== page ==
Running Head: WORKING CAPITAL POLICY
Working Capital Policy
University of Phoenix
Table of Contents
3 Danaher's Working Capital.
Cash Balance Requirements.....
Supplier Negotiation Strategy
Short-term Financing Strategy
.5 Ethical Implications
Working Capital Policy
Danaher, Inc. is an industrial company that "designs, manufacturers and markets innovative products, services and technologies with strong brand names and significant market positions" (Danaher, 2007). The company's 2006 Form 10-K provides insightful information regarding the overall financial perspective and performance for the year. The main interest retrieved from the data was the working-capital management efforts, especially in the section of cash operations. This paper will assess and create a working capital policy for Danaher that addresses its cash management needs for the long term. It will also describe the weaknesses in its existing working capital. Danaher's Working Capital
Danaher manages both domestic and international operations within its multiple business segments. The following excerpt gives a vague description of the company's working capital: "Our businesses maintain sufficient levels of working capital to support customer requirements. Our sales and payment terms are generally similar to those of our competitors" (Danaher, 2007, p. 10). Although it does not go into any detail, the remainder of the 10-K paints a compelling picture of how well the company performed in its last fiscal year. Nonetheless, like the CFO of Qualcomm, William Keitel once said about his company's success with working capital, "You can always do better" (Meyers, 2006, para. 1). The following elements help to assess and create a working capital policy for Danaher and address its cash management needs for the long term. Cash Balance Requirements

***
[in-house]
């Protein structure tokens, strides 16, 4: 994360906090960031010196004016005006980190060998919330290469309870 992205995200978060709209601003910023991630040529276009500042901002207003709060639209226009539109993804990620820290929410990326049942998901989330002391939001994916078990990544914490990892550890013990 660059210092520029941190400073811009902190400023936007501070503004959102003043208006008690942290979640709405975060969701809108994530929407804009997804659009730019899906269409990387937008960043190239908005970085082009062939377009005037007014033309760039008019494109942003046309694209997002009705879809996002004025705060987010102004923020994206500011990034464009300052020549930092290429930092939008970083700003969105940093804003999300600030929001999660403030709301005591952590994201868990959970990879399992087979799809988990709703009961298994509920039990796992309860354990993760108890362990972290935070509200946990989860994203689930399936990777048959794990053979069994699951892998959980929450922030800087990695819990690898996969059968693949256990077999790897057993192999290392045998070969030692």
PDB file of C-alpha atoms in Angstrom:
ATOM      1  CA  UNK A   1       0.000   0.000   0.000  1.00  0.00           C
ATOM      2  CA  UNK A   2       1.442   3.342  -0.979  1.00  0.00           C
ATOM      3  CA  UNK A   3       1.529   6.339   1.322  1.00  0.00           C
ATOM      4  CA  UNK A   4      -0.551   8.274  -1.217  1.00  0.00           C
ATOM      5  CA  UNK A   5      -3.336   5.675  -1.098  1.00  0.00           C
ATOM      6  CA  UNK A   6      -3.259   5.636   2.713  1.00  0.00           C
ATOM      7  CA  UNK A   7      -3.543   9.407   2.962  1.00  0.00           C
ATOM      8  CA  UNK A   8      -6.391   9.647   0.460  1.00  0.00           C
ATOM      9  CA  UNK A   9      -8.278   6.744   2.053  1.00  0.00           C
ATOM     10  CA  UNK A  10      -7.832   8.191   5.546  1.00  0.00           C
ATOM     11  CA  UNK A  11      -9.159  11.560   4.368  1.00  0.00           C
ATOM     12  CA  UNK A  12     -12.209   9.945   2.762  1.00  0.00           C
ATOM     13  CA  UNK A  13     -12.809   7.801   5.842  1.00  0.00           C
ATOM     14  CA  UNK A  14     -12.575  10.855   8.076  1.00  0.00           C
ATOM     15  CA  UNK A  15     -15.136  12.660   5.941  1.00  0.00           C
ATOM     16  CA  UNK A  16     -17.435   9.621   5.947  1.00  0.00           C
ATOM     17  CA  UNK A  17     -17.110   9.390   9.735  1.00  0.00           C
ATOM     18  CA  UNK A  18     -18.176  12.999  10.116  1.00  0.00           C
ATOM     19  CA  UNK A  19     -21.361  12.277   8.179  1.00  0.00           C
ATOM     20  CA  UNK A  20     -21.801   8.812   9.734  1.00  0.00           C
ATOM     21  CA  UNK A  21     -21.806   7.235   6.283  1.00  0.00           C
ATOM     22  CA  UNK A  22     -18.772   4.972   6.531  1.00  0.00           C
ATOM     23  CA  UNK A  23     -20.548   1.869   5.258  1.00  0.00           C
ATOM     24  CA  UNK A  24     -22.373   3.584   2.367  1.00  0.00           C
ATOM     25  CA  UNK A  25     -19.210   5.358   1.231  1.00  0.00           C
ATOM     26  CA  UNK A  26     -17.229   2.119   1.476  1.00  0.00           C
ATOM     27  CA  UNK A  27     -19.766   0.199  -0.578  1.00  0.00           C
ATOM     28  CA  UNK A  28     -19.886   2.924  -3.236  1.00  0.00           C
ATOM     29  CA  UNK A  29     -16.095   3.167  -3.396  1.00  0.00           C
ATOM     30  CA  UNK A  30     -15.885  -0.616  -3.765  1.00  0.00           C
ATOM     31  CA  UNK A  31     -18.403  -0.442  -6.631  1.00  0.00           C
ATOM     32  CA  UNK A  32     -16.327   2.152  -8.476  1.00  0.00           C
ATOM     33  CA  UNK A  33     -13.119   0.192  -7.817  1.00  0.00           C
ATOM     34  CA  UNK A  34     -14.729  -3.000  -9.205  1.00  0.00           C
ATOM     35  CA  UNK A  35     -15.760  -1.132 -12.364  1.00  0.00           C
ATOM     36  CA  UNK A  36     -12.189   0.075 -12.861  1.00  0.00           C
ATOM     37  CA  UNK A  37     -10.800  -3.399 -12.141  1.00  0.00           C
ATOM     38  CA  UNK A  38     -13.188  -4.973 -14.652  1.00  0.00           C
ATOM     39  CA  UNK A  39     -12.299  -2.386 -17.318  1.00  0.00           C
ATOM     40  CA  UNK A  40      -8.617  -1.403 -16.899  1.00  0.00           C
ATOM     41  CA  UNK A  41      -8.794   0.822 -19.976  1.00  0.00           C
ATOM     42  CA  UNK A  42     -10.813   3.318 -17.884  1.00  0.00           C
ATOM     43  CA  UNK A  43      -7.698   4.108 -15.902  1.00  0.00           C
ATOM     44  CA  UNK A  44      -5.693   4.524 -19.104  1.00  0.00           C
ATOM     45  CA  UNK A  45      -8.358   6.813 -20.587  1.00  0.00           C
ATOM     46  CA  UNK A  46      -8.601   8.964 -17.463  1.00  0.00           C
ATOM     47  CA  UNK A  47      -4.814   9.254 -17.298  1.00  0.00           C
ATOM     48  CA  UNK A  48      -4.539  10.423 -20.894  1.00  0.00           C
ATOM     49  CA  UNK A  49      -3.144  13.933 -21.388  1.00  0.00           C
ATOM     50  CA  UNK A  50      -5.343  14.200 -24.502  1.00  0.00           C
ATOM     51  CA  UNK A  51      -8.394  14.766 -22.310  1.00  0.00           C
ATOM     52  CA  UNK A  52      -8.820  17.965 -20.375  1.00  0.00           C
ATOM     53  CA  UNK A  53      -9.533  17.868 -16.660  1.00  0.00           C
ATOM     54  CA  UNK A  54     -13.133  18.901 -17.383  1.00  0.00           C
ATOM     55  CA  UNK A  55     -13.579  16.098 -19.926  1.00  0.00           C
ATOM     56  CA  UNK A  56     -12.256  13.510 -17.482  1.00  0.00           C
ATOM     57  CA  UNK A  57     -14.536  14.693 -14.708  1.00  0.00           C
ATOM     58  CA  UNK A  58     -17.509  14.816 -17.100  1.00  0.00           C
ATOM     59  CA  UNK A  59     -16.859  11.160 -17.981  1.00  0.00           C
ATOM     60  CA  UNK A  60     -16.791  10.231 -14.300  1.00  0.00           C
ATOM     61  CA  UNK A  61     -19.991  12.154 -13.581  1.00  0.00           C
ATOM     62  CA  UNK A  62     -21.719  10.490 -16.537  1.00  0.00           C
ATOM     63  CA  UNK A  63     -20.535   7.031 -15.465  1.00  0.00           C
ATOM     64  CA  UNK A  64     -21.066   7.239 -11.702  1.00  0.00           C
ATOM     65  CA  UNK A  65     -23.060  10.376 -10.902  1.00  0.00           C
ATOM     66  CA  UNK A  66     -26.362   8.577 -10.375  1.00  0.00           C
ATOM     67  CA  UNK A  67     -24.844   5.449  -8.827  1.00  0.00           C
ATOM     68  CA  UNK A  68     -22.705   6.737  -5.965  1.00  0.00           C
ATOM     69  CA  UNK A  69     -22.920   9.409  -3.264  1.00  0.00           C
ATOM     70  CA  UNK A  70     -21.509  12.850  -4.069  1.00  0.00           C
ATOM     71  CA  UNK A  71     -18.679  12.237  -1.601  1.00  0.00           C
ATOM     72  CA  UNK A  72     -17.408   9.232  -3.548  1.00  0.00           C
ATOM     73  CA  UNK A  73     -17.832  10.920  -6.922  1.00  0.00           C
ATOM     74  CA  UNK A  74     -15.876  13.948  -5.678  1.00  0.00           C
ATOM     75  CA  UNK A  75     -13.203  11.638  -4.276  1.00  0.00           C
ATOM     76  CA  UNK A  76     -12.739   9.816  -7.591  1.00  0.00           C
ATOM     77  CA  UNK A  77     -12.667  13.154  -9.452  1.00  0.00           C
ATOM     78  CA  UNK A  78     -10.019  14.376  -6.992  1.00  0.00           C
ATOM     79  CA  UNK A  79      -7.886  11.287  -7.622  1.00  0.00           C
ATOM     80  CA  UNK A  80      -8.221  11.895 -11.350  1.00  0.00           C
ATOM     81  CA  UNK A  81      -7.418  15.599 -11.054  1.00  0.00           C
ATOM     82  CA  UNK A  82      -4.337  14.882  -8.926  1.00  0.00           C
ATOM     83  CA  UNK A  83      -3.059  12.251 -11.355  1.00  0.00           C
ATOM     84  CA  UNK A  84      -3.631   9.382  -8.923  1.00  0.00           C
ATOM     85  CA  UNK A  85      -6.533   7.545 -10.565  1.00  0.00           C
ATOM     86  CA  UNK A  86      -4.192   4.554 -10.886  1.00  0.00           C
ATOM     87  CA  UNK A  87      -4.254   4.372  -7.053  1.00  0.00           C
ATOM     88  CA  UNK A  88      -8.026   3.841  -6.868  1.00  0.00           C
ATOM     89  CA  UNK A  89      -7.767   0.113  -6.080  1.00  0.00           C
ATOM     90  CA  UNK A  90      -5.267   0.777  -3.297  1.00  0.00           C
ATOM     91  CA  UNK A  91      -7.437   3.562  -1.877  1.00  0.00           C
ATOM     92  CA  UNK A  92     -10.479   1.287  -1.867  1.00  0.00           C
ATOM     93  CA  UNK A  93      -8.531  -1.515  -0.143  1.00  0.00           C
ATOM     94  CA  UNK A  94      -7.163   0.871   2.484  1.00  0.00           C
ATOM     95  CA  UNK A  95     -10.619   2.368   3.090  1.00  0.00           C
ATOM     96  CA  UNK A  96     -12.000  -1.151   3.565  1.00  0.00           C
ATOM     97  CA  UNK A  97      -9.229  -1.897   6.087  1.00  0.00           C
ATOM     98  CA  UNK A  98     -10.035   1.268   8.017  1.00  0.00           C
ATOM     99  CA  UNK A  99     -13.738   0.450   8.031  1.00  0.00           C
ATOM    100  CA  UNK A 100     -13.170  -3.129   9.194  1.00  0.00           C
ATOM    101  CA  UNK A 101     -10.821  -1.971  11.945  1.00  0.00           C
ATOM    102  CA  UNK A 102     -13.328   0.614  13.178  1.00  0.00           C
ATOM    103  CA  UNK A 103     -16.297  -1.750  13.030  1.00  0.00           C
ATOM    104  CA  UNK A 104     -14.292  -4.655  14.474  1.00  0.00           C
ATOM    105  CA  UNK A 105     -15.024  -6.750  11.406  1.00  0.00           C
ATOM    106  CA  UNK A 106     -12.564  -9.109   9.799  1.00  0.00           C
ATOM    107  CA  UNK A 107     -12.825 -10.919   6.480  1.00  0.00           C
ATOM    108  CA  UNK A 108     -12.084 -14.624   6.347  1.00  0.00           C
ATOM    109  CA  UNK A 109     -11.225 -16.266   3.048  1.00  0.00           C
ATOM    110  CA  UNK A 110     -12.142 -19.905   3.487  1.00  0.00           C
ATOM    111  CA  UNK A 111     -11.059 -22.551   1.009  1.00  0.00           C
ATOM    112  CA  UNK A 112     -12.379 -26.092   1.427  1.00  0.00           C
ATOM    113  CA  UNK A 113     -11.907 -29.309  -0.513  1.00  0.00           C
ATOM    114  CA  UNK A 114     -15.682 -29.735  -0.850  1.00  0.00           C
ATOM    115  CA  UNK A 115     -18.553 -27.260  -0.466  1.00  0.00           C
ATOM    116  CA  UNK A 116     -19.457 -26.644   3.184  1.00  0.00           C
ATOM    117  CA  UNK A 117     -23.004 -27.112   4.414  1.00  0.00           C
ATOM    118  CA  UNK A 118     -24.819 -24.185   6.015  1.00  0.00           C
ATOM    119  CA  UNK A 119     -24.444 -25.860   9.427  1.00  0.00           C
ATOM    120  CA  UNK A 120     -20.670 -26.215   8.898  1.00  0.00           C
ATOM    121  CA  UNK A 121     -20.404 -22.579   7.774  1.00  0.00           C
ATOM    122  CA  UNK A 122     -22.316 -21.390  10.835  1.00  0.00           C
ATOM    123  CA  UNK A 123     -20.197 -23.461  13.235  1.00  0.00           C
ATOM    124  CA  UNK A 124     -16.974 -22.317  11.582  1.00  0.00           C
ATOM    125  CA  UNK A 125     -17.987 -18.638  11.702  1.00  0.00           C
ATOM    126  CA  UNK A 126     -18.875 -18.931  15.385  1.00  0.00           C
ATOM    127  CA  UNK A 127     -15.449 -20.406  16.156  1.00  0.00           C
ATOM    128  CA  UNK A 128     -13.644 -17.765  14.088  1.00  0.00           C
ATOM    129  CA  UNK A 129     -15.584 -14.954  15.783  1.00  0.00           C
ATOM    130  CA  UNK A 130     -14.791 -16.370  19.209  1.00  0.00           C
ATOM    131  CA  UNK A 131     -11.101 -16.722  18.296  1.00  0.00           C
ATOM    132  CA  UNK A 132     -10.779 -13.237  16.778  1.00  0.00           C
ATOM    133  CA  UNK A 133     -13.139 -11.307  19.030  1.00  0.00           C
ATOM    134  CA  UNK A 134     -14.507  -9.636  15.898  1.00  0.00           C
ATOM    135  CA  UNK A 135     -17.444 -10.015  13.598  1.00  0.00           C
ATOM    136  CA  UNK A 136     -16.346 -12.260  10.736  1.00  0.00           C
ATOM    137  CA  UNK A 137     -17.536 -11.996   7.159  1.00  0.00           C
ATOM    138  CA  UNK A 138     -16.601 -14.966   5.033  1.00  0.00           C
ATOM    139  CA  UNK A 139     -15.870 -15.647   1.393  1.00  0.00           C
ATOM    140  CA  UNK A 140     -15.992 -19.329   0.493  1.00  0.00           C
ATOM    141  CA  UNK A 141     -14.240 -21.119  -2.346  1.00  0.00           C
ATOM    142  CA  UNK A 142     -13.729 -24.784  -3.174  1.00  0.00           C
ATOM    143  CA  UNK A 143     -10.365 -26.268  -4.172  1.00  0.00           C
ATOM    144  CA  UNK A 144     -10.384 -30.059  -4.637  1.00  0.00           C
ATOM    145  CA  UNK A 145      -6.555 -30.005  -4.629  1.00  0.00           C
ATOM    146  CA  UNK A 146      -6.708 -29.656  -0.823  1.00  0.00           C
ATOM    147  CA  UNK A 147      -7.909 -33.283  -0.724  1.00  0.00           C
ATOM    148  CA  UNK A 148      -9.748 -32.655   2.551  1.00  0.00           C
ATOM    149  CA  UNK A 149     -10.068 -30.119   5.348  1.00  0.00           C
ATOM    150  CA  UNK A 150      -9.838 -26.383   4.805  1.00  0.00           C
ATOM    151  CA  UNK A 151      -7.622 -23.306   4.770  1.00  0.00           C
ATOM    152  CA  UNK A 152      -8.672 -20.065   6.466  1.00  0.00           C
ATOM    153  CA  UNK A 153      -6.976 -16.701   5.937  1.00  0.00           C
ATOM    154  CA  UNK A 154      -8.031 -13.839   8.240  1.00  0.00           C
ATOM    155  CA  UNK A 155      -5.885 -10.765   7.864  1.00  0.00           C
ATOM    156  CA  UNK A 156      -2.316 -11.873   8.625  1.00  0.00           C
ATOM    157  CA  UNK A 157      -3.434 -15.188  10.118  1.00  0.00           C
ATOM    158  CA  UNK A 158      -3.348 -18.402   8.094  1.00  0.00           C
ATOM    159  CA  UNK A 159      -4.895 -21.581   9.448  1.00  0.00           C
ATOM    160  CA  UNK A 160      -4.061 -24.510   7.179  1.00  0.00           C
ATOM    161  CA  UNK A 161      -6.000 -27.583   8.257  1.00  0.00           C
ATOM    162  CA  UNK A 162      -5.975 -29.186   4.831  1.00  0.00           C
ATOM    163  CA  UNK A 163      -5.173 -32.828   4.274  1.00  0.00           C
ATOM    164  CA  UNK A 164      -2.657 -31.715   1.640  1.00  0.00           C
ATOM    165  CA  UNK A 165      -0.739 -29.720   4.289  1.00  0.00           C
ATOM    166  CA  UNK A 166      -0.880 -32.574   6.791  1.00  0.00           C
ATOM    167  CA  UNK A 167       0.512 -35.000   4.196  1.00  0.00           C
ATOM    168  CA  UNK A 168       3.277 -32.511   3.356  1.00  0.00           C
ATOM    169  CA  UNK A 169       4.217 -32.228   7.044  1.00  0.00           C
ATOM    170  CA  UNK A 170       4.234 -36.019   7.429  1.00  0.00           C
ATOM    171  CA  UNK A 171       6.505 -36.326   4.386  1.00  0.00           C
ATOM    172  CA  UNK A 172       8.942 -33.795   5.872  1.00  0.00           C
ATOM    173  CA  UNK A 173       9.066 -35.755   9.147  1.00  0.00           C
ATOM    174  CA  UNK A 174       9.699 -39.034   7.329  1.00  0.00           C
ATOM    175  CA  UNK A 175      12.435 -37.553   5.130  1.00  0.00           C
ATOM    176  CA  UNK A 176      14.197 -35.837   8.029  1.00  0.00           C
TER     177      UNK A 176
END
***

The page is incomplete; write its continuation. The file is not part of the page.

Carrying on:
On the last day of 2006, Danaher had $318 million of cash and cash equivalents which were made easily accessible when needed for working capital and other capital expenditures (Danaher, 2007). The cash requirements for the company's day-to-day operations are plentiful and not mistreated in any way. Investments are made into highly liquid debt instruments with maturity of 90 days or less in U.S. and international banks. This is wise because it allows the company to access cash as needed in a short amount of time. At the same time, international investing accrues interest while excluding it from U.S. federal taxes (Danaher, 2007). "It is generally a good idea for firms to figure out first how much cash to hold to satisfy the transactions needs" (Ross et al, 2004, p. 754). Credit Policy
Danaher's exact credit policy is unavailable for review in its 10-K, however, what is stated is "Although the Company does not obtain collateral or other security to support these financial instruments, it does periodically evaluate the credit standing of the counter party financial institutions" (Danaher, 2007, p. 29). That is a fair statement, but the company truly must consider the relationship and the trustworthiness it has had with its partners. Rightfully so, payment terms beneficial to both parties would need to be established such as the 2/10, net 30 rule. Defining those terms would be determined by the company's entire accounting department "However, the simplest way to assess a customer's credit standing is to seek the views of a specialist in credit assessment" (Allen et al, 2005, p. 816). Supplier Negotiation Strategy
To be successful in one of the most important components of the supply chain, Danaher would need to develop effective supplier...
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